Jean-Pierre de la Croix and Jaakko Karras, JPL
Wednesday, February 20, 2019
5:00 P.M. Lecture
4:30 P.M. Reception
Lees-Kubota Hall - Guggenheim Building, California Institute of Technology
Seating is limited and is available on a first come, first served basis.
Meet PUFFER—NASA's pop-up origami rover.
Currently, rover missions face serious limitations in extreme terrain. A rover like Curiosity is just too valuable to risk driving into a crater or upending on rough ground. PUFFER was created to work in parallel with larger rovers (or deployed off landers) when the landscape becomes too dangerous.
These mini rovers fold flat—down to about the size of a smartphone—so several can be packed on a rover. When deployed, they are ready to charge up steep slopes, drop into craters, or partially fold to crawl on their bellies into hard-to-reach places. Solar panels on PUFFER's belly allow it to flip over and recharge before returning to the parent rover. With PUFFER, JPL hopes to offer a low-profile, low-cost solution to enable future missions to investigate more varied and extreme terrains.
The design team took inspiration from origami to design PUFFER's body, which is made of folded layers of printed circuit boards. This allows the expendable tiny rovers to carry miniature science instruments such as high-resolution micro-imagers, organic molecule samplers, or spectrometers to study the chemical makeup of other planets.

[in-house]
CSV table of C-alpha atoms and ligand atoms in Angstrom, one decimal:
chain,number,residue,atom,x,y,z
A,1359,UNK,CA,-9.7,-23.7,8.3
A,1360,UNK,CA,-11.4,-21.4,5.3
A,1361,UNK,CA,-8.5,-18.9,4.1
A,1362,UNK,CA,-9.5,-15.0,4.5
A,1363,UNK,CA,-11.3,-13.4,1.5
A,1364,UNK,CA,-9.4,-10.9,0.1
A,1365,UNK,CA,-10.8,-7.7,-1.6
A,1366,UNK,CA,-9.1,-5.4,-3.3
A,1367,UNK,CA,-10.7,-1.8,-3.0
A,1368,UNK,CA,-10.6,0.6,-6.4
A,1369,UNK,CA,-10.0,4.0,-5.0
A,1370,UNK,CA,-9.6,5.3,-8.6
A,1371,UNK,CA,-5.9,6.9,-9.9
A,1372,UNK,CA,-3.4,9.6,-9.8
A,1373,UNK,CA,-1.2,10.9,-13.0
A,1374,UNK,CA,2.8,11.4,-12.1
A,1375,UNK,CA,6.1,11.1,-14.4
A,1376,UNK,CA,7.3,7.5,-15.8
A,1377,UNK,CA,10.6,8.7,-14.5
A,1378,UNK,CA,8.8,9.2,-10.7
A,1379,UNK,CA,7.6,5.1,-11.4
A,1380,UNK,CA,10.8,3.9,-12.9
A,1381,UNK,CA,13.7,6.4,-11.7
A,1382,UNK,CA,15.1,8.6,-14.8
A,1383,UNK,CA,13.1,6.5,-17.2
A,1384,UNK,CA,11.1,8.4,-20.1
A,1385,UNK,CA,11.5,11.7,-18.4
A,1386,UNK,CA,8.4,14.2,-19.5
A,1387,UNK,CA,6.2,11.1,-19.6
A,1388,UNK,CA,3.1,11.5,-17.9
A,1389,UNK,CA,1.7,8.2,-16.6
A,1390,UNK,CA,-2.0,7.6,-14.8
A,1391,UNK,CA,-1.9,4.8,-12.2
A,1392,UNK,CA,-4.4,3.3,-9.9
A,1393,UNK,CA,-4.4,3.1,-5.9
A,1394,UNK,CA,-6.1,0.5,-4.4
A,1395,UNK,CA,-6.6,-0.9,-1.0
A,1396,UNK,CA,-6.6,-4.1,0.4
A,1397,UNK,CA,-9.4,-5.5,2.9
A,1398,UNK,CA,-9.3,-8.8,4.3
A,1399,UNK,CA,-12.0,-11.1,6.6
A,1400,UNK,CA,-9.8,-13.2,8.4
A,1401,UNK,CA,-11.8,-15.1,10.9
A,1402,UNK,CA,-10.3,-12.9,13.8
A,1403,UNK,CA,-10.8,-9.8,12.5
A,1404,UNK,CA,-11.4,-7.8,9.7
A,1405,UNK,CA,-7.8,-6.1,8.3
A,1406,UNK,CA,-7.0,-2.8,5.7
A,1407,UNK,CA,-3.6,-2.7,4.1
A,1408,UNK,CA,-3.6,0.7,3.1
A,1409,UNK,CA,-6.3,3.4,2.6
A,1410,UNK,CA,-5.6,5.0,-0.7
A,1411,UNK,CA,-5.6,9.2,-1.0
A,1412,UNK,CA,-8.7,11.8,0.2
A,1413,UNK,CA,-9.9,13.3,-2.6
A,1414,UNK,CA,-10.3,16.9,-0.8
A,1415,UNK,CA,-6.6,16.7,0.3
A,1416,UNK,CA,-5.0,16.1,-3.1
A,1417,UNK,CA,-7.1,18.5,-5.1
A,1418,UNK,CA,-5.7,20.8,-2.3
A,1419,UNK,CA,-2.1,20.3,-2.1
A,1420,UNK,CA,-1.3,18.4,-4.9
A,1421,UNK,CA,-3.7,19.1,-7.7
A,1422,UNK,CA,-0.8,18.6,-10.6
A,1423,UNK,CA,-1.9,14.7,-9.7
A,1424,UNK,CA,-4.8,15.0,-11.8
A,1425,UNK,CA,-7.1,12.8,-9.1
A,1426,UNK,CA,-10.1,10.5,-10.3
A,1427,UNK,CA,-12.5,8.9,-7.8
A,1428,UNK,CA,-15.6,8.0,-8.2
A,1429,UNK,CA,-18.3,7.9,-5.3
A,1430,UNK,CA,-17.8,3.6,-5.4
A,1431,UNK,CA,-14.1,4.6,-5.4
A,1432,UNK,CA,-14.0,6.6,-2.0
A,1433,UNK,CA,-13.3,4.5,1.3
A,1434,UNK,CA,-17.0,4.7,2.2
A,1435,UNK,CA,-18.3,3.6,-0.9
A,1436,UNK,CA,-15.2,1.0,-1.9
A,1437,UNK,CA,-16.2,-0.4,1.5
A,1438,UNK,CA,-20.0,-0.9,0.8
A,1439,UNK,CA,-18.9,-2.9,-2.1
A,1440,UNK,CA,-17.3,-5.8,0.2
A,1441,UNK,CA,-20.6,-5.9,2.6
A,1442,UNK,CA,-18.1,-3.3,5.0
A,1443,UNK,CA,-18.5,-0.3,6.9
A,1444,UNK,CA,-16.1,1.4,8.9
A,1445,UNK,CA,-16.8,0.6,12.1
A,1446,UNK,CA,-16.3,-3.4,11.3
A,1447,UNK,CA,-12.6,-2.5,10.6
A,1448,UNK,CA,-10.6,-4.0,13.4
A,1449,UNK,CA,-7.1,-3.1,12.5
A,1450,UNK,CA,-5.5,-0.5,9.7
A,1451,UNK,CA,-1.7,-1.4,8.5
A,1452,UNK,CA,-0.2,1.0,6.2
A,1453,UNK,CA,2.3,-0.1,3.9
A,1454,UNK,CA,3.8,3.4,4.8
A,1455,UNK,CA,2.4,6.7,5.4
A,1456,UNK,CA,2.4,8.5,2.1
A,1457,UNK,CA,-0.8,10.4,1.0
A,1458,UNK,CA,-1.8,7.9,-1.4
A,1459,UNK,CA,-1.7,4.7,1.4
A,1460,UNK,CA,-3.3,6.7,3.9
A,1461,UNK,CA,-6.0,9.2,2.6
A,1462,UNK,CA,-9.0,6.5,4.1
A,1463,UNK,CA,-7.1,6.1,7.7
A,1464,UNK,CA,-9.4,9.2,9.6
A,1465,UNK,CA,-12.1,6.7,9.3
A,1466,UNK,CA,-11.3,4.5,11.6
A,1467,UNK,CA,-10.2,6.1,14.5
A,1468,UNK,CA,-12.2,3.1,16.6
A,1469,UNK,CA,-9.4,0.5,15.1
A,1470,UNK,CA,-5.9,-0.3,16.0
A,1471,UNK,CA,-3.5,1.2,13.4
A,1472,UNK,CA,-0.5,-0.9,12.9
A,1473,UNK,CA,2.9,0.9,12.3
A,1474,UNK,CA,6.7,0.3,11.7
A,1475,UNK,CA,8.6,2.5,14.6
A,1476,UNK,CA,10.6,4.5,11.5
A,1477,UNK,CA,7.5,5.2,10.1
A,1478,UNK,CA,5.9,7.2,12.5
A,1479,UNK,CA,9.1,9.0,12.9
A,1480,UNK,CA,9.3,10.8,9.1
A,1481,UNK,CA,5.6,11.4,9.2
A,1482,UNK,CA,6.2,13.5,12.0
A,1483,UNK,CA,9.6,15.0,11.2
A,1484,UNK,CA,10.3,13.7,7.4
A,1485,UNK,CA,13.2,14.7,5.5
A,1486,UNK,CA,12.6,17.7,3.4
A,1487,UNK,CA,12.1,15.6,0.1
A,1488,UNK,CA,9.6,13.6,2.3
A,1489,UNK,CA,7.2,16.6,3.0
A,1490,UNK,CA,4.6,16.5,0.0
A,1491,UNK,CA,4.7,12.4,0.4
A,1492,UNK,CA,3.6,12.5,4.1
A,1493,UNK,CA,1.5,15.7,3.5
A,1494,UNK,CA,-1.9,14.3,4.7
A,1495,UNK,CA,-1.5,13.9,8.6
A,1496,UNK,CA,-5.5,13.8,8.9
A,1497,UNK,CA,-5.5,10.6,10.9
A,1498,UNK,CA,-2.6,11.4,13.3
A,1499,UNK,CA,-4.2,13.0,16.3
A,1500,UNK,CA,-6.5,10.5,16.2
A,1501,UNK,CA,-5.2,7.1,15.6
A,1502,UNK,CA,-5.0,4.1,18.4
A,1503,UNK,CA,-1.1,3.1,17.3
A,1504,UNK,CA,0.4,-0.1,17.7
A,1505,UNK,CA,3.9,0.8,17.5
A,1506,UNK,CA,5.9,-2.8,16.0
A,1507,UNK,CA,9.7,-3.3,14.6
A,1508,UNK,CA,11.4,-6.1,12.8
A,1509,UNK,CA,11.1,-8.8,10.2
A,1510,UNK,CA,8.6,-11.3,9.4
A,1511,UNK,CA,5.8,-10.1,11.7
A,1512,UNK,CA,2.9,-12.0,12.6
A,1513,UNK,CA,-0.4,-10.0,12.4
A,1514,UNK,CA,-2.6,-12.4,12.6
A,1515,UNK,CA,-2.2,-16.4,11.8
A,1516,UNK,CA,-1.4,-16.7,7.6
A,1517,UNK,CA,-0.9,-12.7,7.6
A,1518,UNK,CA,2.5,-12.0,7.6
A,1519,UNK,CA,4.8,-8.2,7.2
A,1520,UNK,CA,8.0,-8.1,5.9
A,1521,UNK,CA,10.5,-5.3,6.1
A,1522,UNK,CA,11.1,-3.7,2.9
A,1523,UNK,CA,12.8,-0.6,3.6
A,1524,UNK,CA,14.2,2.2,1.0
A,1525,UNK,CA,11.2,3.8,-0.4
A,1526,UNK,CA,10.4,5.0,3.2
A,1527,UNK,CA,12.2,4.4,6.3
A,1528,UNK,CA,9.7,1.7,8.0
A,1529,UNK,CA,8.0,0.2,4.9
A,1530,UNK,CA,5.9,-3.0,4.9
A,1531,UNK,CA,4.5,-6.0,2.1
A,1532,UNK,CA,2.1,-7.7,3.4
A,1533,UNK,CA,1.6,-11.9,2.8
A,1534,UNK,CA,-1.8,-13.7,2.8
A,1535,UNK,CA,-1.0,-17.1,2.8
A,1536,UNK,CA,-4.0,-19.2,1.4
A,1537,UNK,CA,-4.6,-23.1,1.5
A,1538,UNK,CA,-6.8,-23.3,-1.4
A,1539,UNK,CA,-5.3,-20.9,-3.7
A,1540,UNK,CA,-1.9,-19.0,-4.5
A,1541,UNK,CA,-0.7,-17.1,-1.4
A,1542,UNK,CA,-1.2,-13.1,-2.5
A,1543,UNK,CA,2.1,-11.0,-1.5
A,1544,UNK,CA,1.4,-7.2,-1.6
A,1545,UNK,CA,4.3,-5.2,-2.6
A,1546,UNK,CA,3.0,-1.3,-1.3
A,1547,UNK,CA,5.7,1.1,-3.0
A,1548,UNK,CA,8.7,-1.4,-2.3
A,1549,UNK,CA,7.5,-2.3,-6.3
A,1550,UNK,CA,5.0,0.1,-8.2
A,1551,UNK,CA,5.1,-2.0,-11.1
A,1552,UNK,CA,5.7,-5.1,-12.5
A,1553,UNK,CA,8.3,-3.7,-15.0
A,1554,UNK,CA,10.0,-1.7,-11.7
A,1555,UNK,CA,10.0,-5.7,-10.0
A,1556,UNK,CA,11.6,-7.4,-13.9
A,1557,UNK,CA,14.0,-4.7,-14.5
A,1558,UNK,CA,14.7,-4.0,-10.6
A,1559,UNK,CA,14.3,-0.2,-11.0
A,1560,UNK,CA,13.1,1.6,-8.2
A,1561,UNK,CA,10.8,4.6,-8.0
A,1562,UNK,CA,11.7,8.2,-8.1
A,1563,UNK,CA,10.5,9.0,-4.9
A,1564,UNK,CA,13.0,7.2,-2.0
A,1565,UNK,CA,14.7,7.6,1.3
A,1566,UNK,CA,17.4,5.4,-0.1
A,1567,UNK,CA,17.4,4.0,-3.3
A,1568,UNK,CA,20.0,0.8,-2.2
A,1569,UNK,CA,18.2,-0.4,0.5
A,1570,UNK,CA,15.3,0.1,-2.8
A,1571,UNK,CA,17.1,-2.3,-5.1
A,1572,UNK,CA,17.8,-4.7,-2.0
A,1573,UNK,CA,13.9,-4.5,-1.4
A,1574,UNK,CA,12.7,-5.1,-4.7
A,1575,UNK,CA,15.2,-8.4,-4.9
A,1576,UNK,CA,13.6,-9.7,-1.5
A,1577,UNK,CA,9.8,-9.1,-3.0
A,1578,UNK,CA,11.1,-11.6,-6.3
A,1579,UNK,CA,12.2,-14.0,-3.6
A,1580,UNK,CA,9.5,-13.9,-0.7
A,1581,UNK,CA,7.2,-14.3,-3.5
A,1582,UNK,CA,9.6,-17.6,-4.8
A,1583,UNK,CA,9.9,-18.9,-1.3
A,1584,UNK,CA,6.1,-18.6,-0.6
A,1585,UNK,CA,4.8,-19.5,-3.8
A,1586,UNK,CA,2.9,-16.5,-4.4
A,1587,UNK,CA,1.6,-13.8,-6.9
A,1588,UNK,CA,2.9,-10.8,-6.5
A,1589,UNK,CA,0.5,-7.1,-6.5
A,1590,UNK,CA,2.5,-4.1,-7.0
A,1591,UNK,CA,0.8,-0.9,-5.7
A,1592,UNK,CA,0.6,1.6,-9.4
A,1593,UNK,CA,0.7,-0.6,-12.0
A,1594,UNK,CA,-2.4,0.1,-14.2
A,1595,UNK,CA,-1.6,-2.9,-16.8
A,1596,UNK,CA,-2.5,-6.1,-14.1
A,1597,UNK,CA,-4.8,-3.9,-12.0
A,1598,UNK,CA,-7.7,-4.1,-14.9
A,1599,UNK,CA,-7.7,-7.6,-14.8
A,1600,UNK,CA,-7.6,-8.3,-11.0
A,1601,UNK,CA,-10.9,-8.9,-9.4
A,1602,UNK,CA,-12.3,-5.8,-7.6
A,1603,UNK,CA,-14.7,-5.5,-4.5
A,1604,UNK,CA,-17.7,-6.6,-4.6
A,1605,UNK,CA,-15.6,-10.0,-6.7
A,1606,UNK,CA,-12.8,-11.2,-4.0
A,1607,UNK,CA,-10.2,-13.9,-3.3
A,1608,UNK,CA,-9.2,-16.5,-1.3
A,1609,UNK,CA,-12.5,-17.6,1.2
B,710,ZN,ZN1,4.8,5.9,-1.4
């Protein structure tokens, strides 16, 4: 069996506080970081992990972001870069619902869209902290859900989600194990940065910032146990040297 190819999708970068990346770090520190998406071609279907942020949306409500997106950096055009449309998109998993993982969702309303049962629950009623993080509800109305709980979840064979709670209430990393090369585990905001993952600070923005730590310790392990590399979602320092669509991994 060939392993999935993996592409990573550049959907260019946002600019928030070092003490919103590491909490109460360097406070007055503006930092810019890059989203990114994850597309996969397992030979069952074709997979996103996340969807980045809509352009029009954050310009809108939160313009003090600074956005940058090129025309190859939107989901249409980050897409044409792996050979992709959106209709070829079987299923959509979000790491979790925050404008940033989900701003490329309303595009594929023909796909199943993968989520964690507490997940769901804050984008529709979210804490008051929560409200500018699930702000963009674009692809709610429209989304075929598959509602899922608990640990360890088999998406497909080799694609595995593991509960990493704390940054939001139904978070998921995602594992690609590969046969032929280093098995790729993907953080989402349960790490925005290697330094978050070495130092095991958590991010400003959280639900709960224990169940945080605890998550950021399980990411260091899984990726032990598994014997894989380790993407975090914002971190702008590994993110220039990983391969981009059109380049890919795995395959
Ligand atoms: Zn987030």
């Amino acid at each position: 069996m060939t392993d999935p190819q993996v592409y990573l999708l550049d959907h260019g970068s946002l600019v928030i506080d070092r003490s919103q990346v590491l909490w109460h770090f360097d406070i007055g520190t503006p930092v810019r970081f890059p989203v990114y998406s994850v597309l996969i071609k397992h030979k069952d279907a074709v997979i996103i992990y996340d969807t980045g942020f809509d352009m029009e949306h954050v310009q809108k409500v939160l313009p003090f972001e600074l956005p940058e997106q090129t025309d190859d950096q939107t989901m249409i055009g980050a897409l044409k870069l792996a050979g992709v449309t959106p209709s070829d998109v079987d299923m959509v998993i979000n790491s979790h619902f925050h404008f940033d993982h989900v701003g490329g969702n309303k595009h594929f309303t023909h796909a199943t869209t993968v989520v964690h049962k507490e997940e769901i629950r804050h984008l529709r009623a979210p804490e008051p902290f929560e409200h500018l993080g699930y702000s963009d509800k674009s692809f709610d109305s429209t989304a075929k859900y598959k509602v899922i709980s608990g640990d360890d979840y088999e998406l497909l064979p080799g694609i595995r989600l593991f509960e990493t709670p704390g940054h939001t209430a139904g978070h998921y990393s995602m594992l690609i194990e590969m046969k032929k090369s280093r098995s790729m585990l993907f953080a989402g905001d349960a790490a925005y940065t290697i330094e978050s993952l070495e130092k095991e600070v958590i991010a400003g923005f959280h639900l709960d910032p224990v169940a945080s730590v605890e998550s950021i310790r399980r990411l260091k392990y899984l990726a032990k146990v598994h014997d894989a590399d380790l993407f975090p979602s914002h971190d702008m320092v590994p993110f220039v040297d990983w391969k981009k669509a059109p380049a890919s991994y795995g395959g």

PUFFER has been tested in some of Earth's most challenging environments, and its designers at JPL hope to see it hitching a ride to new destinations in the solar system sometime soon.
Come talk all things PUFFER with project developers Jaakko Karras and Dr. Jean-Pierre de la Croix.
Dr. Jean-Pierre de la Croix is a Robotics Systems Engineer in the Robotic Systems Estimation, Decision, and Control group. He joined JPL after completing a Ph.D. in Electrical & Computer Engineering at the Georgia Institute of Technology in 2015. His research focused on new control techniques for large-scale robotic systems, such that humans can easily and effectively interact with these complex systems. At JPL, he continues to work on multi-agent robotics for new and challenging applications.
Jaakko Karras received an M.S. in Electrical Engineering from U.C. Berkeley, where he worked on tactile sensing for origami-inspired legged robots under the guidance of Prof. Ron Fearing. Prior to Berkeley, he attended Harvey Mudd College, graduating with a B.S. in Engineering (with emphasis in Electrical Engineering and Computer Science). Jaakko has developed electronics and software for robotic systems on both flight and research projects. He has also led development of the JPL PUFFER pop-up rover technology. Jaakko is currently working on the Mars Helicopter and Autonomous PUFFER projects.
Quelle: KECK INSTITUTE FOR SPACE STUDIES